RuMicroPlas. The Plasmidome: a Driving Force of Rumen Microbial Evolution from Birth to Adulthood

Project Details


plasmids are known to be major contributors to lateral gene transfer in bacterial genomes; however, their comprehensive evolutionary role within bacterial communities is poorly understood. recently we have developed cutting edge abilities to access a plasmid population (plasmidome) of a given microbial community, and applied them to rumen microbial communities. these abilities are an element long-needed for the study of microbial lateral gene transfer and evolution. ruminants house a highly complex microbial community in the rumen compartment of their digestive tract, with which they have evolved into an obligatory co-dependence. its confined nature provides a perfect system for the study of evolutionary dynamics within microbial communities. here we propose to study the evolutionary and ecological dynamics of the rumen plasmidome and its interaction with the rumen microbiome using our established approaches, together with a dense host-sampling resolution. we aim to understand the origins and assembly of these two entities, as well as their interactions with each other. we will explore the effect of early assemblages on the adult plasmidome and microbiome phenotypes. to complement the overview of global trends, we will study local interactions among individual rumen plasmids with their microbial host's genome and physiology at the single-plasmid level. these two distinct perspectives will allow us to understand the role played by plasmids within this complex microbial community, the co-evolutionary relationships between these two entities and their importance to the overall rumen ecosystem. based on a plasmid-centric approach, this study bears the unique ability to examine lateral gene transfer in 'real time' by following genes on their transfer 'vehicles', and providing new insights into the fine details of microbial evolution. its goals, many challenges and new approach place this proposal at the cutting edge of current research in microbial ecology and evolution.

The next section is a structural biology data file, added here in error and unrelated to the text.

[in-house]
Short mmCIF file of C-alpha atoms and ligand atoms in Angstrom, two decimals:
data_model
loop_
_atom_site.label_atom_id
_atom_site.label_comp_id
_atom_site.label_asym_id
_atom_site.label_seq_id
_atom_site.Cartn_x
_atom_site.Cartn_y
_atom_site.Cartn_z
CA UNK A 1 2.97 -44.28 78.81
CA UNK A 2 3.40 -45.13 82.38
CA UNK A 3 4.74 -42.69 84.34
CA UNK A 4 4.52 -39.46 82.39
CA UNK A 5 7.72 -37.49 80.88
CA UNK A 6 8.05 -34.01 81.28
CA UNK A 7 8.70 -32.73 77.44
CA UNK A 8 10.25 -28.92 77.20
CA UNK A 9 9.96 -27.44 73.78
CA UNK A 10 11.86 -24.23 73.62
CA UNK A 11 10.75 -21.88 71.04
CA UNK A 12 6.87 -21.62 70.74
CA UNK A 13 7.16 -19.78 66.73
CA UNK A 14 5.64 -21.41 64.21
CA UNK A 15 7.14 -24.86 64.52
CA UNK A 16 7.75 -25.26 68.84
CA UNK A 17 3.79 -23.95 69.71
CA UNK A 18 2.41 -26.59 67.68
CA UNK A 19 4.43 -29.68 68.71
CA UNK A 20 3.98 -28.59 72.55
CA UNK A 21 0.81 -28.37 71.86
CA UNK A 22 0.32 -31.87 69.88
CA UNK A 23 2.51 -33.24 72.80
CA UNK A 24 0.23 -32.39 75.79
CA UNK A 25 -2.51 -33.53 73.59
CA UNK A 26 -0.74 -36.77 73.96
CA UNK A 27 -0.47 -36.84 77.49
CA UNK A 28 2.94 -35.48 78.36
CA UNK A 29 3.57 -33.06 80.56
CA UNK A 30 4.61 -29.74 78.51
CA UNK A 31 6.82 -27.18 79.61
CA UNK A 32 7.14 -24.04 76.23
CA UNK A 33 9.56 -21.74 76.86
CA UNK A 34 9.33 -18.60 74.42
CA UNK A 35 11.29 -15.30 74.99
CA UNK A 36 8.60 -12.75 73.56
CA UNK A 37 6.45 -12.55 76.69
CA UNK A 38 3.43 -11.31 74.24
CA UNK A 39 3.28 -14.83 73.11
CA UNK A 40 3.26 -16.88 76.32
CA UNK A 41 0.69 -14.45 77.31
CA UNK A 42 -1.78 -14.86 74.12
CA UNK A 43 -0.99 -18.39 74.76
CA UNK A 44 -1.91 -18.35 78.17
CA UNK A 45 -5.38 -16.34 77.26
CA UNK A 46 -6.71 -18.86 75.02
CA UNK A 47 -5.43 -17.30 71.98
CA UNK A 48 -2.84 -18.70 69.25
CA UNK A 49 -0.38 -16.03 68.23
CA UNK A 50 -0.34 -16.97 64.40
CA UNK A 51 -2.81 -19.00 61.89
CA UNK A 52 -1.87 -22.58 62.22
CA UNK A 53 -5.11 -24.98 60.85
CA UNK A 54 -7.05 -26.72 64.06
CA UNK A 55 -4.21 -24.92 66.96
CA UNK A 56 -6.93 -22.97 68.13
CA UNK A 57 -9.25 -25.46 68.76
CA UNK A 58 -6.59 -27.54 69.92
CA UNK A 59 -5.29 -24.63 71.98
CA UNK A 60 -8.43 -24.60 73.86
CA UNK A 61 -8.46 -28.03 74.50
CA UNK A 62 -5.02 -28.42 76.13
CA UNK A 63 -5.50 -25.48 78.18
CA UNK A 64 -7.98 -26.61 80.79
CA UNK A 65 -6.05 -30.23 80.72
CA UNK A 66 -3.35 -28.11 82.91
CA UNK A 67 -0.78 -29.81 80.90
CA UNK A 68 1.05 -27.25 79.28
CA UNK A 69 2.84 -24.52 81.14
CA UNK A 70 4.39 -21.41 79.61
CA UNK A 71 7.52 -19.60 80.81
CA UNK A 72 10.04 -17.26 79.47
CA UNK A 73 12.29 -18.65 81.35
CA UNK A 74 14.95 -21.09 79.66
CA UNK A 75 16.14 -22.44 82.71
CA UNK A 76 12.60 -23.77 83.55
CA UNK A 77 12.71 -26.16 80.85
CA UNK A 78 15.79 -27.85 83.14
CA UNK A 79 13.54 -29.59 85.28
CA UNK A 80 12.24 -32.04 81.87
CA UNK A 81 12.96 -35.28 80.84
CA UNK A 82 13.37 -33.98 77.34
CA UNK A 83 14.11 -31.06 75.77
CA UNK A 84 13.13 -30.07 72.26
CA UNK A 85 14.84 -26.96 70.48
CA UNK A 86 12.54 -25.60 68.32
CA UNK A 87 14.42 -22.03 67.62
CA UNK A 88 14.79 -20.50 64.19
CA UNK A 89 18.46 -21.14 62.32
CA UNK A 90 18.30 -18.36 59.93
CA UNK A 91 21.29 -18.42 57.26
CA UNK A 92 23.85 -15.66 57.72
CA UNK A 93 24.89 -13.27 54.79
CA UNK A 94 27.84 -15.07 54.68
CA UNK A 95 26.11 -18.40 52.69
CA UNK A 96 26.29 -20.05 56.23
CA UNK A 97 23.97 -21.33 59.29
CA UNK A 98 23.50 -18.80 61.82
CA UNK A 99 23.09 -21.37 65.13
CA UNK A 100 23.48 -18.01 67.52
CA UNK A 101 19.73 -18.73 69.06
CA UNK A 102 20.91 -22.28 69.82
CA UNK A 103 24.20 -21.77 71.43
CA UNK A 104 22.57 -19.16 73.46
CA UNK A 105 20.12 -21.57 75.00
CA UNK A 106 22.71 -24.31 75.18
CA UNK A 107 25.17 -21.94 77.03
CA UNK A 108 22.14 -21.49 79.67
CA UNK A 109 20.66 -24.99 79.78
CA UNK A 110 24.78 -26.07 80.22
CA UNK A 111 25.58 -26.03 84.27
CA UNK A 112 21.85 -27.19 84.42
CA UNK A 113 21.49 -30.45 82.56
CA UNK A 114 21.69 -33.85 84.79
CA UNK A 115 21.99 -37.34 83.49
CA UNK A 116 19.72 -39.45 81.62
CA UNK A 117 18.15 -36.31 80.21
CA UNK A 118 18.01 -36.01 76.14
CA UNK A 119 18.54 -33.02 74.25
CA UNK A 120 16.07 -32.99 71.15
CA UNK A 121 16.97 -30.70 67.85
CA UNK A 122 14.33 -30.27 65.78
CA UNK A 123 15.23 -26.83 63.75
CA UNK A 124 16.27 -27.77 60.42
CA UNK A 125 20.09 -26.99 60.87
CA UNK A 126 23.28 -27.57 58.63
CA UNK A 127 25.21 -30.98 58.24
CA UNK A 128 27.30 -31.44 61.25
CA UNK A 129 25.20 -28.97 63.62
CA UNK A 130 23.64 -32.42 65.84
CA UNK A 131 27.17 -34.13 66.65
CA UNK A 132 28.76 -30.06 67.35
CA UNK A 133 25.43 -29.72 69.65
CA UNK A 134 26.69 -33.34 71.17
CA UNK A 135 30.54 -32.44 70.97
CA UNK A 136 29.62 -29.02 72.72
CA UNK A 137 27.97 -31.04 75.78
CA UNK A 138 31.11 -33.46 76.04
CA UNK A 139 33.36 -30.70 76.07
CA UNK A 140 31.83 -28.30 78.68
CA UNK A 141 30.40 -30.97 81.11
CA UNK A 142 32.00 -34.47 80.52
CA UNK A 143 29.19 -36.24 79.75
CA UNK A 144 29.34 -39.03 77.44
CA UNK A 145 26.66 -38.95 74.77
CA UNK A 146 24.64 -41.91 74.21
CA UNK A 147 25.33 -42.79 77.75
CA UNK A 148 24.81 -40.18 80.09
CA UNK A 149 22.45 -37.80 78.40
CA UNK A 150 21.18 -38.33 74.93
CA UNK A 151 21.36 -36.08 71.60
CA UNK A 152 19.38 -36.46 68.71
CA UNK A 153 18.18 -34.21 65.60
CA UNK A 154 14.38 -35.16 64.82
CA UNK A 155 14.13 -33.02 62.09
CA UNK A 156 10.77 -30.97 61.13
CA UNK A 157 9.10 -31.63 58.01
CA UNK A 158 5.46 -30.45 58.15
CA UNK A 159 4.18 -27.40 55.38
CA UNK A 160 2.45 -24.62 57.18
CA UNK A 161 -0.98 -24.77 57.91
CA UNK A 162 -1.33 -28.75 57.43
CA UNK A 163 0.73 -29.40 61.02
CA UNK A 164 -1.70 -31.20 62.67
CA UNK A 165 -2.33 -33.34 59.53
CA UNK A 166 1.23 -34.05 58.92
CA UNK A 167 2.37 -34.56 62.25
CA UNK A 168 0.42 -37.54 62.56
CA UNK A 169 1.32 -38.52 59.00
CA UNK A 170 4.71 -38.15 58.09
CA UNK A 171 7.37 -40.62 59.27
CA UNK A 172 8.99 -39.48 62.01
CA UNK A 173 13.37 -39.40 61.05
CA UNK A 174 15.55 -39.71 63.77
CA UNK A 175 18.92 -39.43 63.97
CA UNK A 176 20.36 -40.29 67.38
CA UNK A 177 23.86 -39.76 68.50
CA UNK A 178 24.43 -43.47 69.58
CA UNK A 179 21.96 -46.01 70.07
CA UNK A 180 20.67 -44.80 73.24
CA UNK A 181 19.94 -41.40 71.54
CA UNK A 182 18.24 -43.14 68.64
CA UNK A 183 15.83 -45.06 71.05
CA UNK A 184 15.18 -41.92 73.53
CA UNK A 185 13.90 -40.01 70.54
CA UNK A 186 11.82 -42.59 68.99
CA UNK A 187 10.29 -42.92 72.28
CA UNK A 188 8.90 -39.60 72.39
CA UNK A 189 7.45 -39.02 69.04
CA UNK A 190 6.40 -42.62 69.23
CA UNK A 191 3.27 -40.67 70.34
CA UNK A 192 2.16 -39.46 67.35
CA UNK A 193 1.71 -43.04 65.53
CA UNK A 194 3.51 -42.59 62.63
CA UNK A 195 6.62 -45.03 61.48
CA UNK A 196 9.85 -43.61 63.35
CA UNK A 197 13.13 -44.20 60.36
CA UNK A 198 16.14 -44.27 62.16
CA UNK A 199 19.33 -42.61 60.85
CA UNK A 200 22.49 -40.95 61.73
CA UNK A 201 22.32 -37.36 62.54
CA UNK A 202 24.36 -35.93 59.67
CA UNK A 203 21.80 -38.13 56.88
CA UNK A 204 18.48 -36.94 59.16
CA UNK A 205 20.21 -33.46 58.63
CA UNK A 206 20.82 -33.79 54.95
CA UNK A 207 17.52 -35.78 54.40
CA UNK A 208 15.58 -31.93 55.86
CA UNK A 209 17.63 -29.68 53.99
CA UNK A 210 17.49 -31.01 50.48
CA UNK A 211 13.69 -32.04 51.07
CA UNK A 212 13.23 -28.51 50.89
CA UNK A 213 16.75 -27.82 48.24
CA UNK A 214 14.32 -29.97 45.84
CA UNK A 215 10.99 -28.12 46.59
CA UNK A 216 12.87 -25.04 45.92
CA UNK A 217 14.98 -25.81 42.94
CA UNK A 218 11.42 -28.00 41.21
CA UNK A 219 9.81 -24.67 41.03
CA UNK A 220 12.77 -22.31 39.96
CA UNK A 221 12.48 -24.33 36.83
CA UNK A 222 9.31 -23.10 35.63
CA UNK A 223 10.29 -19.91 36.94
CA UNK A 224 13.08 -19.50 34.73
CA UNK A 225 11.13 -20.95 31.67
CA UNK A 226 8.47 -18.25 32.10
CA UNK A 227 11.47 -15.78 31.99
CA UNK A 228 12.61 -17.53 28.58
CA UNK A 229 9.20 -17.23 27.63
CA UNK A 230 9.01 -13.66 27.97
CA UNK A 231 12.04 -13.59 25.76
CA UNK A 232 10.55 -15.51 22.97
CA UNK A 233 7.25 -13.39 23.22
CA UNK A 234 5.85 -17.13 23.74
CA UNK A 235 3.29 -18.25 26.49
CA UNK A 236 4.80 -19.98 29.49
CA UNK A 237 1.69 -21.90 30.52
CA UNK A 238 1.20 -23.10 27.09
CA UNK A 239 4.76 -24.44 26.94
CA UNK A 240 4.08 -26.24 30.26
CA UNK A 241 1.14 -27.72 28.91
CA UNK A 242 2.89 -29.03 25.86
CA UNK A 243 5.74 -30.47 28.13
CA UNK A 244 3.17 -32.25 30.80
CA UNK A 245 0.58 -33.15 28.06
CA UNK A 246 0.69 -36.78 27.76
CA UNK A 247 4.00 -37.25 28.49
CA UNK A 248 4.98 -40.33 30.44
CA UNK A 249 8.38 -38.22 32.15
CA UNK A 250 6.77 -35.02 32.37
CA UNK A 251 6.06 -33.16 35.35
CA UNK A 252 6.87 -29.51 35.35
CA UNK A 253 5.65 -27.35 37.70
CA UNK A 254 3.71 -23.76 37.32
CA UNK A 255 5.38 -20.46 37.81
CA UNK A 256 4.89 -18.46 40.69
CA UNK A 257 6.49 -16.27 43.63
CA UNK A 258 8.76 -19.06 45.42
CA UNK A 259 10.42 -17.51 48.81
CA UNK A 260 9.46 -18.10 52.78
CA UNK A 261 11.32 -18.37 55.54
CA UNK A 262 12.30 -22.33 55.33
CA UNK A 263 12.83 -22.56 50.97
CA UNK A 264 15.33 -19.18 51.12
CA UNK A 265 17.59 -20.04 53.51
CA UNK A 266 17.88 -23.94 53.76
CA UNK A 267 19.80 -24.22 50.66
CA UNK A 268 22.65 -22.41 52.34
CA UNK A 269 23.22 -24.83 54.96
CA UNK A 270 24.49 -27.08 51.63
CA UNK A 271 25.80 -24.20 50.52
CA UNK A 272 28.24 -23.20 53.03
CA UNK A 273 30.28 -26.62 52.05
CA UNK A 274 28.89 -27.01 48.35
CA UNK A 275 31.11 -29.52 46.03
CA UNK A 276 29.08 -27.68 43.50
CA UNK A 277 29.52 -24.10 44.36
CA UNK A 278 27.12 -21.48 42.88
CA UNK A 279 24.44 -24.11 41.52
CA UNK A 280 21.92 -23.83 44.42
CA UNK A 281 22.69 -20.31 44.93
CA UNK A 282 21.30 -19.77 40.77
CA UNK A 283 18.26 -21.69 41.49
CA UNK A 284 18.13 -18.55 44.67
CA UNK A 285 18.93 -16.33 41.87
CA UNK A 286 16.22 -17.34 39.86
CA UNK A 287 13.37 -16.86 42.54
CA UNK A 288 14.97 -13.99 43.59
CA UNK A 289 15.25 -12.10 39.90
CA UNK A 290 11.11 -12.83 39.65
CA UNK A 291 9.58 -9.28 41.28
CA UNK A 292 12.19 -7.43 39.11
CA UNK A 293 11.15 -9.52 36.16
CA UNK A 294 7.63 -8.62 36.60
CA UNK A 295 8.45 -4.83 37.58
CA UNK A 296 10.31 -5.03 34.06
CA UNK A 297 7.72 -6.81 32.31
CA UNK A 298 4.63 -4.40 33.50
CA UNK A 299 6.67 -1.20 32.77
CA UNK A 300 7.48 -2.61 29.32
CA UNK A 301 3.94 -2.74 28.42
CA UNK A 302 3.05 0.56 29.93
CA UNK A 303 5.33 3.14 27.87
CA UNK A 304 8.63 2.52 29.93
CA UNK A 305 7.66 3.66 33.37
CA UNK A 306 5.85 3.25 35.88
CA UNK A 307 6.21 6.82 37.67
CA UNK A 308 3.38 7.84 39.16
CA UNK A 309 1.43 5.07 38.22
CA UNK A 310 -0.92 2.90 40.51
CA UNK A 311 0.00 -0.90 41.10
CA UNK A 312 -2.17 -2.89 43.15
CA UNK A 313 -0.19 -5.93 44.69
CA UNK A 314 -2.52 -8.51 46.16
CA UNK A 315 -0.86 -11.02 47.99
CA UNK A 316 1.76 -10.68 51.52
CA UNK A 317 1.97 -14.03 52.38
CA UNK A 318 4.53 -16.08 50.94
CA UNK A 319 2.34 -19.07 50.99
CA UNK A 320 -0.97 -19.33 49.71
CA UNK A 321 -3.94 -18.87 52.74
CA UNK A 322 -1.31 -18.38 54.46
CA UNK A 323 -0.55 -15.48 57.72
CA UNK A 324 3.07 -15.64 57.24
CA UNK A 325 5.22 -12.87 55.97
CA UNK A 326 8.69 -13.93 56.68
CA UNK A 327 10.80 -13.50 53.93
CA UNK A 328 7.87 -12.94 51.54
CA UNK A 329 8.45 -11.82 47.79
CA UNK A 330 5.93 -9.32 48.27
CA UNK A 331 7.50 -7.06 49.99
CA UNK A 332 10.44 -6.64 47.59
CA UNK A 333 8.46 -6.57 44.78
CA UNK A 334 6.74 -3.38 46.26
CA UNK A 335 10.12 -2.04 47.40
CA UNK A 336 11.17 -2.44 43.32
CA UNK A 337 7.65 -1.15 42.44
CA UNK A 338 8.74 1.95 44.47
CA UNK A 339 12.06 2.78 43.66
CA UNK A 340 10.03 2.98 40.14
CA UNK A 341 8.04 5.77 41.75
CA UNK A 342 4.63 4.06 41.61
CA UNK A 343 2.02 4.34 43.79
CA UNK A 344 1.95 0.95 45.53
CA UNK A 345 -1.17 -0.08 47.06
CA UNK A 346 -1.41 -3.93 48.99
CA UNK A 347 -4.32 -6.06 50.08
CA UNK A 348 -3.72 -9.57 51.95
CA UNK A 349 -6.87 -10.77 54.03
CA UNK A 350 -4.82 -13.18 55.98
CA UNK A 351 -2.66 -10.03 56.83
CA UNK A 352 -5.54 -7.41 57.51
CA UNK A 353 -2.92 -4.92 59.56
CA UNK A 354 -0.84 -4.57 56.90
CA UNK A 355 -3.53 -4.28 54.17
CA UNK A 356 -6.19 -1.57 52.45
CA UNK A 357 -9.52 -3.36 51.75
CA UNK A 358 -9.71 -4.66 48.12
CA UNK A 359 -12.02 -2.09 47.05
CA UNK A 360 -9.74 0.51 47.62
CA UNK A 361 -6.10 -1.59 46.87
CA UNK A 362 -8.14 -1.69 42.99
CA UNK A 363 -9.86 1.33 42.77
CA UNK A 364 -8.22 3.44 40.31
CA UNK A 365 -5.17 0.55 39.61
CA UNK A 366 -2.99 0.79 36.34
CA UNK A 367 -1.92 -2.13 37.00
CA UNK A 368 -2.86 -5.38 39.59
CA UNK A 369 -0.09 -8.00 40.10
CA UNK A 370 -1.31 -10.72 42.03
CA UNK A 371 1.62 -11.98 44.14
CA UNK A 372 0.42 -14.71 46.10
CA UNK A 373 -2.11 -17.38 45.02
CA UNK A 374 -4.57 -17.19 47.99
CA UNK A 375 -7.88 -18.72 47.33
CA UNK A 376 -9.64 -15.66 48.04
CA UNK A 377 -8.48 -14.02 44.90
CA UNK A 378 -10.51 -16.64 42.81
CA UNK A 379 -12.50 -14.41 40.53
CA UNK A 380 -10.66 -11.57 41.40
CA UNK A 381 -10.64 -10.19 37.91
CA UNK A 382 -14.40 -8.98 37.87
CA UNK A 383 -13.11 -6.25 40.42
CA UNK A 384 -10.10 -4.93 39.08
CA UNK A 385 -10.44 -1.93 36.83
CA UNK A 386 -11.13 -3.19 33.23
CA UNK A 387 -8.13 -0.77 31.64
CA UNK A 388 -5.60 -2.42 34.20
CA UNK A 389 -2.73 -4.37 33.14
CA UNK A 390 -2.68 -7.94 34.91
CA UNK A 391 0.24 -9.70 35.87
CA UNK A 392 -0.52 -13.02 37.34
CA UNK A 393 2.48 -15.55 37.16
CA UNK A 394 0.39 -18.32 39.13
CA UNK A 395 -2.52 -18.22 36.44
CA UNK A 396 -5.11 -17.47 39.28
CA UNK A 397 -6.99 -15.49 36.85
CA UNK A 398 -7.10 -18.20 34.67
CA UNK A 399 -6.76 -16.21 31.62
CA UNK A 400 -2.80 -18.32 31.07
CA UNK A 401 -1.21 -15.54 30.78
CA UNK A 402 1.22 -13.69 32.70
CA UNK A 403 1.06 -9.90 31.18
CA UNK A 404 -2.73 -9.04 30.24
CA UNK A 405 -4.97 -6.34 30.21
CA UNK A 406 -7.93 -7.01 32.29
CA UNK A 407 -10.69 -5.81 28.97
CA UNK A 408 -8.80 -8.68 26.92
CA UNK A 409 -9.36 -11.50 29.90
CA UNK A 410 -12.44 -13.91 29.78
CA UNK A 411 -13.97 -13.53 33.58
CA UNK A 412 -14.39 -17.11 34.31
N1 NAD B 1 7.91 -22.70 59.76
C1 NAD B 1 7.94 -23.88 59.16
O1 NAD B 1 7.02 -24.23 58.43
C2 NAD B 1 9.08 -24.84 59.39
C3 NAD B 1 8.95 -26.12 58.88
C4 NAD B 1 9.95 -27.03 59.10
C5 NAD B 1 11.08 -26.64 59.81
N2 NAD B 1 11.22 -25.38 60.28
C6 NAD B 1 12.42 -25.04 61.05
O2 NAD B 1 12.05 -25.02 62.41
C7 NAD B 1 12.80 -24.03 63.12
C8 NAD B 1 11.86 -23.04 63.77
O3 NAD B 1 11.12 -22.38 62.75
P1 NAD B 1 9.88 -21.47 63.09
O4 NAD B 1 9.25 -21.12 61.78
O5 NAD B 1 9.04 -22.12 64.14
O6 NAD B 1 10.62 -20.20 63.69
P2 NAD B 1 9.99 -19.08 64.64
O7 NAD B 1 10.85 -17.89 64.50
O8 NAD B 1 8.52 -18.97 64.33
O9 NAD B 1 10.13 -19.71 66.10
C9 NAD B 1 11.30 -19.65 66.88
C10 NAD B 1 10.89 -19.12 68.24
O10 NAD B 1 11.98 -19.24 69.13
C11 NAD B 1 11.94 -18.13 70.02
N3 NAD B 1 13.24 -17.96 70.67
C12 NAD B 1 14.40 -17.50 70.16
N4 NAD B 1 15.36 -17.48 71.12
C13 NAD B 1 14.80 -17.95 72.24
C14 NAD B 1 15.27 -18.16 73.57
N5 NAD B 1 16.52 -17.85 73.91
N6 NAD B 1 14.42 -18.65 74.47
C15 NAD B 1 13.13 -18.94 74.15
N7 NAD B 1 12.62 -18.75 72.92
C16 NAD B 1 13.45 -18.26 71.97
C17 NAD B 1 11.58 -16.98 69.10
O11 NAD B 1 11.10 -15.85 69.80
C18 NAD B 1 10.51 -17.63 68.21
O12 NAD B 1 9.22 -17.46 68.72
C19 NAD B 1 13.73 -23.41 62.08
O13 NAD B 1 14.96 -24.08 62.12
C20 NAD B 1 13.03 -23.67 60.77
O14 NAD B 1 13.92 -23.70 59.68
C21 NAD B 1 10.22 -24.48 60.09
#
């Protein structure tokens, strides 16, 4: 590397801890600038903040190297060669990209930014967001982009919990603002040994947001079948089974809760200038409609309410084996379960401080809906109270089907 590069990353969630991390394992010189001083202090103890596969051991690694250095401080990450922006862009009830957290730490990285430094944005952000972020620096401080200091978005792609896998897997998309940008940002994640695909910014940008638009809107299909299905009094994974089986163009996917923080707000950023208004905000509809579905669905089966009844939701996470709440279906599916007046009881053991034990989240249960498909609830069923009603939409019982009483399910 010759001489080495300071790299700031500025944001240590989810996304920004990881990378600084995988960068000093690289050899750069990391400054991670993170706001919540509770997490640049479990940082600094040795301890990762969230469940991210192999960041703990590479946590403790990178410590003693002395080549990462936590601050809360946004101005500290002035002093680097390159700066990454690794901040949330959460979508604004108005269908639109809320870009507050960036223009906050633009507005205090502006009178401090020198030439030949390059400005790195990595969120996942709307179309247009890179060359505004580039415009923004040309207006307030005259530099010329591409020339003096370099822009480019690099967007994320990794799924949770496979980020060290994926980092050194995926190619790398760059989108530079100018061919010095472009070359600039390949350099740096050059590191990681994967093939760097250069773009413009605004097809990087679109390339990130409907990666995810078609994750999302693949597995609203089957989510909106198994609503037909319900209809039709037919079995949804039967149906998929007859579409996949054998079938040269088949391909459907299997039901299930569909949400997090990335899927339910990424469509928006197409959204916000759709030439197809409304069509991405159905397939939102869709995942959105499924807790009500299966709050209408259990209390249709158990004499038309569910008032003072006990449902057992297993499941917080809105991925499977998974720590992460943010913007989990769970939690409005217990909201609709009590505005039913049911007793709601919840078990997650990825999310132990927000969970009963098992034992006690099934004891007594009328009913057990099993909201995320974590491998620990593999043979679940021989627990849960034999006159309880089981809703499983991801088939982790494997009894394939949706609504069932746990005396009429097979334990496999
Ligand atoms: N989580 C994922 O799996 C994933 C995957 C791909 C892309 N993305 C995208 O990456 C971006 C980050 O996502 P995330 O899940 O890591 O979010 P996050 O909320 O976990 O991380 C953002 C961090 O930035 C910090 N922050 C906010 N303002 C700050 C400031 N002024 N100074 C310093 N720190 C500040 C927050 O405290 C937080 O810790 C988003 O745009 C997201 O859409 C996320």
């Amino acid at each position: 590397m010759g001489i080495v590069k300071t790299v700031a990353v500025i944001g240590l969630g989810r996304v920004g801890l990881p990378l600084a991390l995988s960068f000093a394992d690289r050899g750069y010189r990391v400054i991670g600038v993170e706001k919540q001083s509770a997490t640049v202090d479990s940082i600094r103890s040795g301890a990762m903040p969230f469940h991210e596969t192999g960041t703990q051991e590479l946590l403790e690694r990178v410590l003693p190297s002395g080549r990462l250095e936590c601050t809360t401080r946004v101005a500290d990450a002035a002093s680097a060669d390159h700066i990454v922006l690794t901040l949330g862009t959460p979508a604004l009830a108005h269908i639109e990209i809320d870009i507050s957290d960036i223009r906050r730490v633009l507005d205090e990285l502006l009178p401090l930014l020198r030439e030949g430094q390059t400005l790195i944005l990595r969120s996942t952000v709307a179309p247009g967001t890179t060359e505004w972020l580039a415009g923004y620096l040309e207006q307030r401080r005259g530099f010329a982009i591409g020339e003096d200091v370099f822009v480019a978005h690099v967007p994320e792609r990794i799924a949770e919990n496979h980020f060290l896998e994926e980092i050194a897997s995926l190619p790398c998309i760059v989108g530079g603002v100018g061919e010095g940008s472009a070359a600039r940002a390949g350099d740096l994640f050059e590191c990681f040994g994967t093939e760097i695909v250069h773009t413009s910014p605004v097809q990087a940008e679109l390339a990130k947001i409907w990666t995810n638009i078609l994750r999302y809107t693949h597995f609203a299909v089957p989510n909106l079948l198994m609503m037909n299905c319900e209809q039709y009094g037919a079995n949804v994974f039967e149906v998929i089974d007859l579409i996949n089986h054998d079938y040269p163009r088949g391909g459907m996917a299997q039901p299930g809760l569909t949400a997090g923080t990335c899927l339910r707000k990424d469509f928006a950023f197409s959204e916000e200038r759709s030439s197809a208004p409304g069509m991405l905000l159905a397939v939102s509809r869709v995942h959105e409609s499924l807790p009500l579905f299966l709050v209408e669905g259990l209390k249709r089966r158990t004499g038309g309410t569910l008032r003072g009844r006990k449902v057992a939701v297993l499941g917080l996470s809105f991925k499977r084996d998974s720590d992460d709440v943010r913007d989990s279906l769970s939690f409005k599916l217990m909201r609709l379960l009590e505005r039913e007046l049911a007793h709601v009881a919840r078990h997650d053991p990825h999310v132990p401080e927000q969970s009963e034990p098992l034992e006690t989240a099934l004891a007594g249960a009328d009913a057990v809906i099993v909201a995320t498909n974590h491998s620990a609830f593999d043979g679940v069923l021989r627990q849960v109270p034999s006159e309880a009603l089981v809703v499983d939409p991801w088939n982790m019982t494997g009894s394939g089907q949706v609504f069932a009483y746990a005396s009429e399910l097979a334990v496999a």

Effective start/end date1/01/1631/12/21


  • Horizon 2020 Framework Programme


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